It’s not every day you get to witness a band playing in the middle of a mysterious Victorian house filled with rips in the fabric of time. At the tripped-out Meow Wolf art installation in Santa Fe, New Mexico, fireplaces lead to hidden aquariums, and fridges act as interdimensional time travel portals – with the disappearance of the fictional Selig family (who purportedly vanished while experimenting with a mysterious force of inter-dimensional travel known as “The Anomaly”) thrown in for good measure. Guests can be forgiven for losing their sense of reality in this warped residence.
Touring in support of this year’s golden ‘Jubilee’ album and her debut book Crying in H Mart: A Memoir – a New York Times best-seller, no less – Japanese Breakfast continues to cement herself as one of indie rock’s premier auteurs. Today’s decidedly unusual venue – the psychedelic House of Eternal Return – is the immersive creation of the art collective Meow Wolf, and many of the renovations of this once-derelict bowling alley were funded by Game of Thrones author George R. R. Martin (now the collective’s Chief World Builder). It feels like a neat fit for Michelle Zauner’s far-reaching creativity and visual ambition – as well as a musician and writer, she’s also set to helm the film adaptation of her own memoir.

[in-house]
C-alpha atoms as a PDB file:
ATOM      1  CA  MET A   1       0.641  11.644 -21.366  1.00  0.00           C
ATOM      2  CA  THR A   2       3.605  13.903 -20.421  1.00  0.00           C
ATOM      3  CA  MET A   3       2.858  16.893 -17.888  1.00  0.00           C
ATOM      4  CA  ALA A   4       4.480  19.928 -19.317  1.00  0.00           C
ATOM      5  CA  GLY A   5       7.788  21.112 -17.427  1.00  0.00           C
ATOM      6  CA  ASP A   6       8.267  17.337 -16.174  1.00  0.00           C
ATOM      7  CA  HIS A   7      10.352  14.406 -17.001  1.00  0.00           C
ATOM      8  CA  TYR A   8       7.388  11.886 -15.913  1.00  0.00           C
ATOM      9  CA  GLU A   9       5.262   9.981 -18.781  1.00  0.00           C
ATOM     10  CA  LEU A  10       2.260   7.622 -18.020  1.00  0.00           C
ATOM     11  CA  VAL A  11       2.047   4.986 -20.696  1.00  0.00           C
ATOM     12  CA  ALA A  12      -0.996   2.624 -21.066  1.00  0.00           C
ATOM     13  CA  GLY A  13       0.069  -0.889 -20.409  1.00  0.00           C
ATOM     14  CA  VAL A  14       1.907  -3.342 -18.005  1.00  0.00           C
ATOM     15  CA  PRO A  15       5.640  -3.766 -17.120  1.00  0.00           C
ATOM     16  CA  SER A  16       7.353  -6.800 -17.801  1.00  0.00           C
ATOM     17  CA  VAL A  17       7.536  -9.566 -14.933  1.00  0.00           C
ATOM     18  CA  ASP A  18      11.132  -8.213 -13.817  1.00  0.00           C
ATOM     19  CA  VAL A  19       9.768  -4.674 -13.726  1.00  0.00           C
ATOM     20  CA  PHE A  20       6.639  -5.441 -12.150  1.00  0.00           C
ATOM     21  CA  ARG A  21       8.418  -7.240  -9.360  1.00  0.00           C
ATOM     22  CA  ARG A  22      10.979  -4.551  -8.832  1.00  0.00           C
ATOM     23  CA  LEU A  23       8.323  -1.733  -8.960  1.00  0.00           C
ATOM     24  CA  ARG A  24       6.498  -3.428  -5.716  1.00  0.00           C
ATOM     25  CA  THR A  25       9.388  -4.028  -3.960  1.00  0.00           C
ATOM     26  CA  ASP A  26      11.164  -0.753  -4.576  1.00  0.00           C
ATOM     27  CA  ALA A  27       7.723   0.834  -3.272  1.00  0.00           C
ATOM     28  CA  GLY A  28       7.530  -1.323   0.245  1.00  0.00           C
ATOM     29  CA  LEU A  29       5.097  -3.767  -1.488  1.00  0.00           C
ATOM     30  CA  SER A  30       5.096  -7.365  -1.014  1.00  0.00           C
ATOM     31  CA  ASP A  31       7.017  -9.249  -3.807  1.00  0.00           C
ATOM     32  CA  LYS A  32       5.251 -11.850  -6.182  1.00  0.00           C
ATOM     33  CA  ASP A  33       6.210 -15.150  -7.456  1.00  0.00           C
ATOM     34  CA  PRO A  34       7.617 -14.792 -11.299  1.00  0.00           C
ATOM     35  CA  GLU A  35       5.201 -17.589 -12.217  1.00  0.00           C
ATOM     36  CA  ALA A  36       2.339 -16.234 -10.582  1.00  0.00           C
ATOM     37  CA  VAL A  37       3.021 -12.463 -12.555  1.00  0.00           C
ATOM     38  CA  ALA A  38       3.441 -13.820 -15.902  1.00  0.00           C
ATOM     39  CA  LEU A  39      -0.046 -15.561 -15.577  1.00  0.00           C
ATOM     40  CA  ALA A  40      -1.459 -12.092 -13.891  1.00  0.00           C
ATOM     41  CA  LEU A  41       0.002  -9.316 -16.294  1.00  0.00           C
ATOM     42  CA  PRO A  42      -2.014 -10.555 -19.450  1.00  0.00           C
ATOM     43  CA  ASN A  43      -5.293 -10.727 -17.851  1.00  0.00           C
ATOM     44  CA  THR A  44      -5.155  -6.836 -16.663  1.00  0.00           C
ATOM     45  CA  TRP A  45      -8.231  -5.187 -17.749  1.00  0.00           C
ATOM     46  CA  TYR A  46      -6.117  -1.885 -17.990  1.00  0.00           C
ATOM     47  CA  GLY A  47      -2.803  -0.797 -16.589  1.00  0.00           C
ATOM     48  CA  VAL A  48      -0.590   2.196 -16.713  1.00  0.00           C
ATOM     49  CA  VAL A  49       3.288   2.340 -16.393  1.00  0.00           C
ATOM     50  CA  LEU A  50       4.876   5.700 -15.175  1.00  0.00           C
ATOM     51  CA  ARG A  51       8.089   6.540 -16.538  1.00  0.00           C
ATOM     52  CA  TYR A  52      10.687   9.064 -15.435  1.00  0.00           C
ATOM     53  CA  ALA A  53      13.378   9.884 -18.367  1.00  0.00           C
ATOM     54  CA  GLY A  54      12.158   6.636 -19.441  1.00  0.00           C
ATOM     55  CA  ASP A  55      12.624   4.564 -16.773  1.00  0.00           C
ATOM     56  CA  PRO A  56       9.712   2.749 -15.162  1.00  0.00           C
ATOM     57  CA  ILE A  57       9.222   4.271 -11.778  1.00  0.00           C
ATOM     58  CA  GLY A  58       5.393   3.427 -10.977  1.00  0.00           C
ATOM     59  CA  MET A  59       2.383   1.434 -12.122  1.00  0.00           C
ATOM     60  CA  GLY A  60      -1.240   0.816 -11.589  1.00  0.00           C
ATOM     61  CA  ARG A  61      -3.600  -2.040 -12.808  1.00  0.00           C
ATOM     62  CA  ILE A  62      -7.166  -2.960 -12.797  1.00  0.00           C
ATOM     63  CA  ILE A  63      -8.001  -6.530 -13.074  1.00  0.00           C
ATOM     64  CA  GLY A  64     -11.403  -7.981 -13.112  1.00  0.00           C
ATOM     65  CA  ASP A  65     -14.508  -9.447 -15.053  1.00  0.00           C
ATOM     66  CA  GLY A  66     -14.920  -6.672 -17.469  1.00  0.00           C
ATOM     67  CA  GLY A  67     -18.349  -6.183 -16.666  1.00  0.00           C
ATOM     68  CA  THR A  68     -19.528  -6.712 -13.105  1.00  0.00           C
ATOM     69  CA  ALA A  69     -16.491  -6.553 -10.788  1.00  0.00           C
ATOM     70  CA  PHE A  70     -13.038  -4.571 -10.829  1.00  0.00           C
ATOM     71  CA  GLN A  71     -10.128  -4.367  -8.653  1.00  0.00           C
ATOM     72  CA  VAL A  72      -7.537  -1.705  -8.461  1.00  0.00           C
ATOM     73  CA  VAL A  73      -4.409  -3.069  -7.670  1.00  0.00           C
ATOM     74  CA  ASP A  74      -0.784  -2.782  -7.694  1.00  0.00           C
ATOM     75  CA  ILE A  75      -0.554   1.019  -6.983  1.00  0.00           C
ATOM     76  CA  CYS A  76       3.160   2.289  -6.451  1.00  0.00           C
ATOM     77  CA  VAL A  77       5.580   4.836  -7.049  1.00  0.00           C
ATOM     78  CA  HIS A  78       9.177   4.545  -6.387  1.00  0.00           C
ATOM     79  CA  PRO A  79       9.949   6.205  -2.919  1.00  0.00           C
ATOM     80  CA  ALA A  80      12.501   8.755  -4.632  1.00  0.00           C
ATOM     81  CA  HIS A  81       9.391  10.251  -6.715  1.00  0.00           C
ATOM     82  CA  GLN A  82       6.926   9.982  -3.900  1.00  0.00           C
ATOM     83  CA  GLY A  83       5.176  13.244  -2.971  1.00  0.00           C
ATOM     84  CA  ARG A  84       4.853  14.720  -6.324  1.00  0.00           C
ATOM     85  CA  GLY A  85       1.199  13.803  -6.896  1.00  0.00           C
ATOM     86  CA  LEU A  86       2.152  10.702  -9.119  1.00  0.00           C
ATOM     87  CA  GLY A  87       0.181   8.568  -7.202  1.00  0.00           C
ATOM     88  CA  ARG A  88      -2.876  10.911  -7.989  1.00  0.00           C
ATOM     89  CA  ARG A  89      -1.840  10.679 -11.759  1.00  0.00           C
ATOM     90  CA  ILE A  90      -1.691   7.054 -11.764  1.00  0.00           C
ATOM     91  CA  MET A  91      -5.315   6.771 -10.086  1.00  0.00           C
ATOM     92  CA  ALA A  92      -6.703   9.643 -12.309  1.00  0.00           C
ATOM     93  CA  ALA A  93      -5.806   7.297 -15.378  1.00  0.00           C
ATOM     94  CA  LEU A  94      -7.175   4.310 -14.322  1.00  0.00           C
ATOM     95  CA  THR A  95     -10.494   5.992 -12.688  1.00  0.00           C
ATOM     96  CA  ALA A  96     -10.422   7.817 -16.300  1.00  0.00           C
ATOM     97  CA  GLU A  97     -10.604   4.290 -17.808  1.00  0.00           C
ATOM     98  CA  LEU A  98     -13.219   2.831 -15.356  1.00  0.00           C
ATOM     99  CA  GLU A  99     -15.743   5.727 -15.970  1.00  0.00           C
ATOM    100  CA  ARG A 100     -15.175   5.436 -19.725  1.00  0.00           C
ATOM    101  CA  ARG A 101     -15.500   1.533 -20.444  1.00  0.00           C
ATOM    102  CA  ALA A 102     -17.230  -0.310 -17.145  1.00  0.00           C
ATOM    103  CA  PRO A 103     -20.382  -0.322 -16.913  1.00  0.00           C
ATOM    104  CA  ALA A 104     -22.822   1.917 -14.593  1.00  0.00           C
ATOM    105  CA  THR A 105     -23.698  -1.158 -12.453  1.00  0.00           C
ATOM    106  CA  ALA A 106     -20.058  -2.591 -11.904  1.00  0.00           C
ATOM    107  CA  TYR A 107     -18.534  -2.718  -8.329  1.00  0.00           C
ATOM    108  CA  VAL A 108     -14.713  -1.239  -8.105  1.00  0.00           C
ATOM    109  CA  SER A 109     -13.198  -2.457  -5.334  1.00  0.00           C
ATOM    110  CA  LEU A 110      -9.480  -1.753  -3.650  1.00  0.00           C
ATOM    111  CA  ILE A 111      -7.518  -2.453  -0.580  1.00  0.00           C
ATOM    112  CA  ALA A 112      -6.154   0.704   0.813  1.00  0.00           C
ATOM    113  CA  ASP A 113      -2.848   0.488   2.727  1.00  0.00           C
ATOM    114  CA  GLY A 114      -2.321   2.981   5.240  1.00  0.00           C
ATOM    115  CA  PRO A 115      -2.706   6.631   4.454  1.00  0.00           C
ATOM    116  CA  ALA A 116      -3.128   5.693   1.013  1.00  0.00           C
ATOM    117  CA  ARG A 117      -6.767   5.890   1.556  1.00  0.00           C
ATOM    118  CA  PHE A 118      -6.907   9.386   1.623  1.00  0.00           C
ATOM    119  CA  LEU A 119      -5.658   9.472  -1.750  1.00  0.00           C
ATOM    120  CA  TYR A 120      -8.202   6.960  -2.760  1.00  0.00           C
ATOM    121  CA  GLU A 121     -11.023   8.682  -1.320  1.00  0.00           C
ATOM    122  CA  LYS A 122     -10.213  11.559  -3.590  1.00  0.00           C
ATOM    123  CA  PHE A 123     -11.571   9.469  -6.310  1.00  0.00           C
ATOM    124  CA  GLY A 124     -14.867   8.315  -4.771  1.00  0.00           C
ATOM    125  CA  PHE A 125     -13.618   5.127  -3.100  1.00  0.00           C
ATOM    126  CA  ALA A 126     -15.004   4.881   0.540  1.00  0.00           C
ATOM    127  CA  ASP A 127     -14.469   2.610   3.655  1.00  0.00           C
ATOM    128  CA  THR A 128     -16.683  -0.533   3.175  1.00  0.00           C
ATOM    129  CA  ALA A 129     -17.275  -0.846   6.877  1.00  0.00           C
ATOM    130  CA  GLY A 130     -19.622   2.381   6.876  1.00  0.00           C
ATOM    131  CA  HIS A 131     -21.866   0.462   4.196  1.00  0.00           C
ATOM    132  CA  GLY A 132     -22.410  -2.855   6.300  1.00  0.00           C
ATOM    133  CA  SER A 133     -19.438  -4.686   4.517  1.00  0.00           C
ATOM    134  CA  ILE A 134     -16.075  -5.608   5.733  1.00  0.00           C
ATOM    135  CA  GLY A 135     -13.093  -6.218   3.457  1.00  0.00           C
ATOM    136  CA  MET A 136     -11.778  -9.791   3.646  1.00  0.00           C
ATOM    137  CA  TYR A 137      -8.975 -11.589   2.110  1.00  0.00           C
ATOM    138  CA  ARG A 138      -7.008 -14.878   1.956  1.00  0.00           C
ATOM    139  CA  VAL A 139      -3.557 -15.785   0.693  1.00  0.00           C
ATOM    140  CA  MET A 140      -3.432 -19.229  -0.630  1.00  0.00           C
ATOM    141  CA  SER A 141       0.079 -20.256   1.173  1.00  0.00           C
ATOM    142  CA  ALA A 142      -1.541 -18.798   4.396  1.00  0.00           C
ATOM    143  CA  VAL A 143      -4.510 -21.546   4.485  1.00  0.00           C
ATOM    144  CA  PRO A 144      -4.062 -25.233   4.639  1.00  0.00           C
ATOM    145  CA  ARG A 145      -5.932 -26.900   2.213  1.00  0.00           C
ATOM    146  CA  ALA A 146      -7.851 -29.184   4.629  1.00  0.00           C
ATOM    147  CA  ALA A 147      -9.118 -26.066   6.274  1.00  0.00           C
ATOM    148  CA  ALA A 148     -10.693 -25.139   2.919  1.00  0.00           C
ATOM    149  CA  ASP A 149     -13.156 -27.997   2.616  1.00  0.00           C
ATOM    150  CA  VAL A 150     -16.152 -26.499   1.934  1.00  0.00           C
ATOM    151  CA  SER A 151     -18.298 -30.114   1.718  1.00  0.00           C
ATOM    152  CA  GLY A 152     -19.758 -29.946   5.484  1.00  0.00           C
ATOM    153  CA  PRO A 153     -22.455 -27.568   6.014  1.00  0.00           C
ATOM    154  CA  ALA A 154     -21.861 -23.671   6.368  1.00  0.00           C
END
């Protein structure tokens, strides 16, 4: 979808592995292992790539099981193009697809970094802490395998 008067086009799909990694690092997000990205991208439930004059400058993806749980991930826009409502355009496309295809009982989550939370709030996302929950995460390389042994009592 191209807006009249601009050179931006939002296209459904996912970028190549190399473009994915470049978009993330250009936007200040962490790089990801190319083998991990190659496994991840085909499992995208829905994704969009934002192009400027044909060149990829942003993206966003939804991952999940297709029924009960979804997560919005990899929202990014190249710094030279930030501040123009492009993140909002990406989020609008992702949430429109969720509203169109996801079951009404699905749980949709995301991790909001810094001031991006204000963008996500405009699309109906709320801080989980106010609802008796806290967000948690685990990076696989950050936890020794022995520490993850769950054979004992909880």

The combination of Japanese Breakfast and Meow Wolf produces an immaculate pairing, as portions of the art installation stay free to explore during the performance. Often they seem to directly reference lyrics in real-time. A mirrored display of beating hearts seem to stretch to eternity, intent on the poignant words to her ‘Jubilee’ single ‘Paprika’ “How’s it feel to stand at the height of your powers/To captivate every heart?” she sings. Perhaps only Zauner knows. And ‘Glider’ – from the original soundtrack to the video game Sable– feels equally apt. “Feels like flying,” she sings, “Every particle in sync”.
Elsewhere, Zauner entrances the audience with a tribute to Dolly Parton, in the form of a dulcet cover of the country legend’s 1977 track ‘Here You Come Again’. And after treating the room to ‘Jubilee’ standouts’ ‘Be Sweet’, ‘Posing in Bondage’ and ‘Savage Good Boy’ she closes the night with that album’s closer ‘Posing for Cars’, and ‘Soft Sounds from Another Planet’ favourite ‘Diving Woman’.
Watching it all unfold feels like being saddled behind the wheel of a magic school bus, staring through the windshield at a morphing visual spiralling through universes, and revving up to launch into the unknown. It’s just a shame every venue doesn’t come with it’s own trans-dimensional vehicle.